THE story of kiwifruit’s origins in the Eastern Bay is one of those contained in Seeds of Success – the stories of New Zealand’s Kiwifruit Pioneers, a book commissioned by New Zealand Kiwifruit Growers to mark its 25th anniversary.
Written by award-winning rural journalist Elaine Fisher, it traces the fascinating personal stories of growers who helped shape the industry that today employs thousands of people and benefits regional and national economies.
It was Wanganui school teacher Isabel Fraser who brought seeds home from China in 1904, which were propagated by keen horticulturalist Alexander Allison. He shared his plants with other nurserymen, who in turn developed varieties to which they gave their own names.
Hayward Wright, a talented nurseryman in Auckland, selected the variety that today bears his name, and proved to keep long enough to be shipped by sea to markets half a world away. It also tasted great and its green flesh, with a “sunburst pattern” of seeds inside, made it a winner with chefs and consumers.
By the early 1950s, enterprising Te Puke orchardists were exporting the green-fleshed fruit to Europe and the United States.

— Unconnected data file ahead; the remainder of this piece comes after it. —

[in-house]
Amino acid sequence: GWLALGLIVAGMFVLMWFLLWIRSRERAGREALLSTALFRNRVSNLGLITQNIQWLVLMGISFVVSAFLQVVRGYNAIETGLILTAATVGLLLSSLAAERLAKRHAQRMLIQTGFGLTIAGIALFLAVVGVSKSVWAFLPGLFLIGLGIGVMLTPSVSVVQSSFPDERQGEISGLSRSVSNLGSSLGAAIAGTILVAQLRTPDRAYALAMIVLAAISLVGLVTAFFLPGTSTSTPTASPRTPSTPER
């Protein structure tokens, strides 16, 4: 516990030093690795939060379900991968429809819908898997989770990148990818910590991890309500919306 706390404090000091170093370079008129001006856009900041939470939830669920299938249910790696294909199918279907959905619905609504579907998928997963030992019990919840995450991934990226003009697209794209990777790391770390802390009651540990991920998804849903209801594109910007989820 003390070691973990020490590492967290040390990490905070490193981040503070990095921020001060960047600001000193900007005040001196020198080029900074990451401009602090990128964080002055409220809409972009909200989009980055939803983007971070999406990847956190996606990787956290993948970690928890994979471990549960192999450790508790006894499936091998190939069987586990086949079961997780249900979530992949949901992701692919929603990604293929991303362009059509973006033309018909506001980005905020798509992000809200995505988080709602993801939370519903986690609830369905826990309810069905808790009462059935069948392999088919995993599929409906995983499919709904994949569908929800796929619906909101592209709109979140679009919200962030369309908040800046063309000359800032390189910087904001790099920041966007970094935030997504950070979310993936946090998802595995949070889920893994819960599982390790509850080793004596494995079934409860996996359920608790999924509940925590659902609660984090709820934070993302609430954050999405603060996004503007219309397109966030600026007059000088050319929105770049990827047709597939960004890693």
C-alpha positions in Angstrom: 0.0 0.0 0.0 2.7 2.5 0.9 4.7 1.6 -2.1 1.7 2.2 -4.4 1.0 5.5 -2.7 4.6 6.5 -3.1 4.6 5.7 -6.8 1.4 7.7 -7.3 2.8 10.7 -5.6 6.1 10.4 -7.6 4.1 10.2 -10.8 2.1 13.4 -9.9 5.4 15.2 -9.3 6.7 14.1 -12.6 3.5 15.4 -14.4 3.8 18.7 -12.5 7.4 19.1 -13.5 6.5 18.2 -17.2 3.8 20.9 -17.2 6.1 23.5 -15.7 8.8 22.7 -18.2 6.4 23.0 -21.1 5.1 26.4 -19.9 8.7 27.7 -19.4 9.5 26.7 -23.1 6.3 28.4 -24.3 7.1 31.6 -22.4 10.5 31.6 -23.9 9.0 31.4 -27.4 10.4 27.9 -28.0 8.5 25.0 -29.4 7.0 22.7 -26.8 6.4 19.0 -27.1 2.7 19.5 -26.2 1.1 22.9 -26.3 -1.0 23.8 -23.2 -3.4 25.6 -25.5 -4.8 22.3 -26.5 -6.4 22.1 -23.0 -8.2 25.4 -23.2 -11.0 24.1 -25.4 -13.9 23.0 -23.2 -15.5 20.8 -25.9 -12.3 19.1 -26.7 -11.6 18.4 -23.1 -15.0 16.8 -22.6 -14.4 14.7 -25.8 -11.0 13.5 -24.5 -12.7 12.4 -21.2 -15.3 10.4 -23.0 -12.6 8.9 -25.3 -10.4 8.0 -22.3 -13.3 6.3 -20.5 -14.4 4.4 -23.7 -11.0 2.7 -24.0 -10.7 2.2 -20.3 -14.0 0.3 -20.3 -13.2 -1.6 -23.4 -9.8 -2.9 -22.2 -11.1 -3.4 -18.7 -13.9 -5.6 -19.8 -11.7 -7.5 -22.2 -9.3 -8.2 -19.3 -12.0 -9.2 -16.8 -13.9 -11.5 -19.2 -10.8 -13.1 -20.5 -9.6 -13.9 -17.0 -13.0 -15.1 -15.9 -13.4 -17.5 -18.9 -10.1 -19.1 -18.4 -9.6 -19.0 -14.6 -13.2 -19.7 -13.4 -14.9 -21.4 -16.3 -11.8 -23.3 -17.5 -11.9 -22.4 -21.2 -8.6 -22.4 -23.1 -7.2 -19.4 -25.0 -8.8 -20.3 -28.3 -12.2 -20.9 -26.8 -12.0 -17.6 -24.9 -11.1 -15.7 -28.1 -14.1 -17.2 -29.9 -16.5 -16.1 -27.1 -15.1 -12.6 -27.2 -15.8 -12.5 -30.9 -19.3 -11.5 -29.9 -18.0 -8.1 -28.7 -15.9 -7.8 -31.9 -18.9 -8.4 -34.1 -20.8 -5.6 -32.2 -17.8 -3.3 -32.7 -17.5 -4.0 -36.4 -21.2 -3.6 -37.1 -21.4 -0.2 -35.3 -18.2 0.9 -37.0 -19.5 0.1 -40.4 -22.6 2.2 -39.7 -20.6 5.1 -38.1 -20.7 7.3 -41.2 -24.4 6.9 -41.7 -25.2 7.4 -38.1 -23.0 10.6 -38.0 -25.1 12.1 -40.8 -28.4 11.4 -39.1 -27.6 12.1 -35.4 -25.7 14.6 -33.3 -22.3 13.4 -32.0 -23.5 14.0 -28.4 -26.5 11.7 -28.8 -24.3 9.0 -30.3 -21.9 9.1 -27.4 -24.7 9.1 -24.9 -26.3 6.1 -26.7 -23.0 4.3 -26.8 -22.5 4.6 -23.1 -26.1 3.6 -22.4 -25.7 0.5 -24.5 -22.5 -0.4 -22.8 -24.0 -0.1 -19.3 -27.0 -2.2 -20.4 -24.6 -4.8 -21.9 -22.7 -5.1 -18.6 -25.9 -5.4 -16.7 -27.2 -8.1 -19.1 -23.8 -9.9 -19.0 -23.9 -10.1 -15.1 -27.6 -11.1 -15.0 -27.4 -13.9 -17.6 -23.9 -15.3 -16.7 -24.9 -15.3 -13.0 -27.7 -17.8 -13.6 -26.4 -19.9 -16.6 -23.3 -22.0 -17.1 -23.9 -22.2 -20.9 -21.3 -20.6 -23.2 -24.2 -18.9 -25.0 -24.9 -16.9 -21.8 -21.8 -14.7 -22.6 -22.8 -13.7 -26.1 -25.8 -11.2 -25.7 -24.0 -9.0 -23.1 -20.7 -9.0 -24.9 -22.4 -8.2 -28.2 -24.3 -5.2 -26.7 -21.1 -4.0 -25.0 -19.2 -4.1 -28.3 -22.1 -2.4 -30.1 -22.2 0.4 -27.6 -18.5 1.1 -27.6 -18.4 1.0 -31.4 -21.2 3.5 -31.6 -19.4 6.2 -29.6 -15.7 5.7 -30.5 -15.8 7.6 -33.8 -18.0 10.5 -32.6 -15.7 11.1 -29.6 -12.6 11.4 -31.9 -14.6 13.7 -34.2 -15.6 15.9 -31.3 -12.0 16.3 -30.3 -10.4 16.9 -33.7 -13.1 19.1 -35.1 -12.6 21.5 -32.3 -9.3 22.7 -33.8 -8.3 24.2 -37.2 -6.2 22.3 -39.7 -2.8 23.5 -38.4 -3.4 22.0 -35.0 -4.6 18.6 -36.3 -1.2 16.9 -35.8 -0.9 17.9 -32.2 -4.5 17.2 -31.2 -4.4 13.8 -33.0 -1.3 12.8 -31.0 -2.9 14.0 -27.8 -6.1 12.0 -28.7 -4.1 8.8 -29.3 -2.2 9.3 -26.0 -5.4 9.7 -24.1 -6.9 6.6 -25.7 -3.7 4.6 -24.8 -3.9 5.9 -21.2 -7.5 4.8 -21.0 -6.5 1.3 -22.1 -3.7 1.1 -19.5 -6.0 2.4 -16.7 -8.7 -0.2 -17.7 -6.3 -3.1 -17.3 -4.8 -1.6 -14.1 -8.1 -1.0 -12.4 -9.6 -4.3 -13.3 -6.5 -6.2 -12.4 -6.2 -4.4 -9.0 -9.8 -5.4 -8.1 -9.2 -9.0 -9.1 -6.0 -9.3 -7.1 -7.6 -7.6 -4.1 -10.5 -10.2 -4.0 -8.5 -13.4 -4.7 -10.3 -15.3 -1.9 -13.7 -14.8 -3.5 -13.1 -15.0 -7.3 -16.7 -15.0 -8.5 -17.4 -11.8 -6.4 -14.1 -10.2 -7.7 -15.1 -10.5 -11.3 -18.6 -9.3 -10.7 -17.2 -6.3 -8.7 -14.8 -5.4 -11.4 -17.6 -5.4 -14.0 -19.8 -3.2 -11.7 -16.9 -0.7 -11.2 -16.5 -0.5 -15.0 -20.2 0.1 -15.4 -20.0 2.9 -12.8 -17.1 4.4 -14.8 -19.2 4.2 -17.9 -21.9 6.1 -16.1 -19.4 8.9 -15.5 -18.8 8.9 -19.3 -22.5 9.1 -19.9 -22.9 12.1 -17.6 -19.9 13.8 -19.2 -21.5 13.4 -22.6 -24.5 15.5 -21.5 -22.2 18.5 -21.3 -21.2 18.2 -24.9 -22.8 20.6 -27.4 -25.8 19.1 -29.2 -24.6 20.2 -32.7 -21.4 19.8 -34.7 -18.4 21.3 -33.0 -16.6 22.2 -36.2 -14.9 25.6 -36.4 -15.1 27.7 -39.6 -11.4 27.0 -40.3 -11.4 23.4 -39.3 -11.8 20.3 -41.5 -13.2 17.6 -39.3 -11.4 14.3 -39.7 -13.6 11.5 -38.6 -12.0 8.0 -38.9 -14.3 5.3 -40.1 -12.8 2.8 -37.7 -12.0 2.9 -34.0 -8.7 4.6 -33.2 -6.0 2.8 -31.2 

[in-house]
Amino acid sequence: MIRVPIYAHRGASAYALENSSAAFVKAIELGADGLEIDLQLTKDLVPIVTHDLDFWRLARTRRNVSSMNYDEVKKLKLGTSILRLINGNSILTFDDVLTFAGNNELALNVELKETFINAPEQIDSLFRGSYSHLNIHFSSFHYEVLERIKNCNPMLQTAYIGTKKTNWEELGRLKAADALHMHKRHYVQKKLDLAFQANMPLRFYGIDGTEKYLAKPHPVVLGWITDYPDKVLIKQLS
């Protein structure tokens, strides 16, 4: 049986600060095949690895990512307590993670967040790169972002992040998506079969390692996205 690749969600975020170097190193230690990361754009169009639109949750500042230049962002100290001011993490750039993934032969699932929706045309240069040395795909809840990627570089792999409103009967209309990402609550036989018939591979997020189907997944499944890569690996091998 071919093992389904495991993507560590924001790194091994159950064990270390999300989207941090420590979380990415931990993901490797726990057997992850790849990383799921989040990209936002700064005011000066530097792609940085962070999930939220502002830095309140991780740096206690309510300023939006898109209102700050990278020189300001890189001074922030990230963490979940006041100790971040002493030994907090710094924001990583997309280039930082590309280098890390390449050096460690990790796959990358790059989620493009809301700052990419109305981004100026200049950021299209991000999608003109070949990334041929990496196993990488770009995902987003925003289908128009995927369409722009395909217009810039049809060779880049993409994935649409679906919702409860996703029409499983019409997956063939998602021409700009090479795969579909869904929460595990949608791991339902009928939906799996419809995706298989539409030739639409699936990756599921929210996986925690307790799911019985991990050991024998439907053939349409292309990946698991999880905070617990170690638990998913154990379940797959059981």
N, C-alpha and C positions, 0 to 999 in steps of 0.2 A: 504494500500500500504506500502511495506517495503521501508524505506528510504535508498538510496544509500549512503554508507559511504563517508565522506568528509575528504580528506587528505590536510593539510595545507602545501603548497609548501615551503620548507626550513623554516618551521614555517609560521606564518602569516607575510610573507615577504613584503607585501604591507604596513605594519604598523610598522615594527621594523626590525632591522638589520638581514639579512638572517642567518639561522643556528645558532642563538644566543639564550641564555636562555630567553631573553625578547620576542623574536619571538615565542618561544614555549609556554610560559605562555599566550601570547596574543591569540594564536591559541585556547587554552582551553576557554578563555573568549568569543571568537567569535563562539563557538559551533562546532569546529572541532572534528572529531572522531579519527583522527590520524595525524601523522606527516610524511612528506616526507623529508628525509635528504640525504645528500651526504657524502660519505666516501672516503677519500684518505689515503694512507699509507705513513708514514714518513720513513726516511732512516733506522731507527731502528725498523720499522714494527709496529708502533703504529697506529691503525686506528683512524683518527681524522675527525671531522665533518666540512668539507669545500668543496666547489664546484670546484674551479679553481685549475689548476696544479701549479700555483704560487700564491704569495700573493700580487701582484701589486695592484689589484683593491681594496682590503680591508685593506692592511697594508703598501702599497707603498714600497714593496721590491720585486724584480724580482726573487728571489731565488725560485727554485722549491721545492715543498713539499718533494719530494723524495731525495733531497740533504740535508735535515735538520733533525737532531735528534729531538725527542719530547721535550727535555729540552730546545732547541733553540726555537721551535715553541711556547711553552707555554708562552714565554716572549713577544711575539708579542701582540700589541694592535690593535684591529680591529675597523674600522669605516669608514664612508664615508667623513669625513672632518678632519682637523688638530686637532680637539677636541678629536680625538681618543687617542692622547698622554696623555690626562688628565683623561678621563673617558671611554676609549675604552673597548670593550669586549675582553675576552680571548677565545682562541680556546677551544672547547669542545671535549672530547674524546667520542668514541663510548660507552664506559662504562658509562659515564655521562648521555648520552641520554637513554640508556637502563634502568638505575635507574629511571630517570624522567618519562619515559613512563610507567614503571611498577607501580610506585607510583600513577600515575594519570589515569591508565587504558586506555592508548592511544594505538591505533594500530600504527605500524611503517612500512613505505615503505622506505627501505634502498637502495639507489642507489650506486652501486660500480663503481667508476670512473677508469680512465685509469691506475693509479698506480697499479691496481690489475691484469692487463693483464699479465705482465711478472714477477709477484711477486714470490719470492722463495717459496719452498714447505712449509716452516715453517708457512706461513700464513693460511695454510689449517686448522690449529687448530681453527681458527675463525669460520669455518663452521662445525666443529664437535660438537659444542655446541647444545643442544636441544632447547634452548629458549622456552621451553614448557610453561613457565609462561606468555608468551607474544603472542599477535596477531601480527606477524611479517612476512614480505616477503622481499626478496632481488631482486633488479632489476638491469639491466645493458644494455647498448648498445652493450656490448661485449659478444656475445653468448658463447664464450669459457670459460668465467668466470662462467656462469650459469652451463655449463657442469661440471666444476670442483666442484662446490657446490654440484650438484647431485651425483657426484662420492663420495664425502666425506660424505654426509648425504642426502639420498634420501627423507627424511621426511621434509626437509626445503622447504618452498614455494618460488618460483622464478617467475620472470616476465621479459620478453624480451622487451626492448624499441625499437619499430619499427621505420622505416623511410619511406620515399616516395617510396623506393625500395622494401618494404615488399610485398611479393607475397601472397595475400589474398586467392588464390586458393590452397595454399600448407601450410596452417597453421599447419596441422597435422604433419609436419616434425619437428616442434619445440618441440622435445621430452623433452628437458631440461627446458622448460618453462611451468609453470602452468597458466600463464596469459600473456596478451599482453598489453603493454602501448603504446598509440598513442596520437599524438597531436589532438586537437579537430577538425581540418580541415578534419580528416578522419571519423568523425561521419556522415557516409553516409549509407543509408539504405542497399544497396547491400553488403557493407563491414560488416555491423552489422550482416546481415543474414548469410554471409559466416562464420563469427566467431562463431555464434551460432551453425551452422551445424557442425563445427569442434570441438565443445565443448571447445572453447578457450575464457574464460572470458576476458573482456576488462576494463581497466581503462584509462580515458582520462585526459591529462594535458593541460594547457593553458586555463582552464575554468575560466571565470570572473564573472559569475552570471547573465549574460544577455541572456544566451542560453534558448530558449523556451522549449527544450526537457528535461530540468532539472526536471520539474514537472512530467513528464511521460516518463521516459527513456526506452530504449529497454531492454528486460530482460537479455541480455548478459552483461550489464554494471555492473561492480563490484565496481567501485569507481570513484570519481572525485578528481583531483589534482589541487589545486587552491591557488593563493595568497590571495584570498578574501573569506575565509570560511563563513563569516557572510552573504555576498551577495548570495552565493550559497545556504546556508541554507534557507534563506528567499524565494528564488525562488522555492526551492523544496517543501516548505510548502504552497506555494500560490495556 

Orcharding on the Rangitaiki Plains in the Eastern Bay began later than Te Puke. Even though the plains are not prime kiwifruit country, extensive artificial drainage has helped transform land use, mainly to dairying, and also into horticulture.
By 2019, 626ha of kiwifruit was growing there. In 1983, the co-operative Rangitaiki Fruit Packers, which went on to become EastPack, was formed to pack and coolstore the fruit of 23 Edgecumbe-based growers.
For its first packing season in 1983, the co-operative used the coolstore and packhouse that one of its members, Corrie Smit, had built in West Bank Road when, as a 16-year-old, he planted a kiwifruit orchard.
The first manager was Lou Wilkins, followed by Tony Hawken as general manager and then chief executive, a position he held for 31 years until stepping down from EastPack in 2014.
This is among the stories of growers, post-harvest operators and exporters that feature in the book and are a representation of the many people who have made, and continue to make, the New Zealand kiwifruit industry the success that it is.
The heady boom times of the 1970s and the exporters involved in launching New Zealand kiwifruit on the international stage also feature, and the crisis years of the late 1980s to mid-1990s are told through the eyes of those who helped pull the industry back from the brink of disaster.
The book will be launched on July 3 in Tauranga as part of New Zealand Kiwifruit Growers’ anniversary celebrations. Pre-orders can be made through the website, www.nzkgi.org.nz.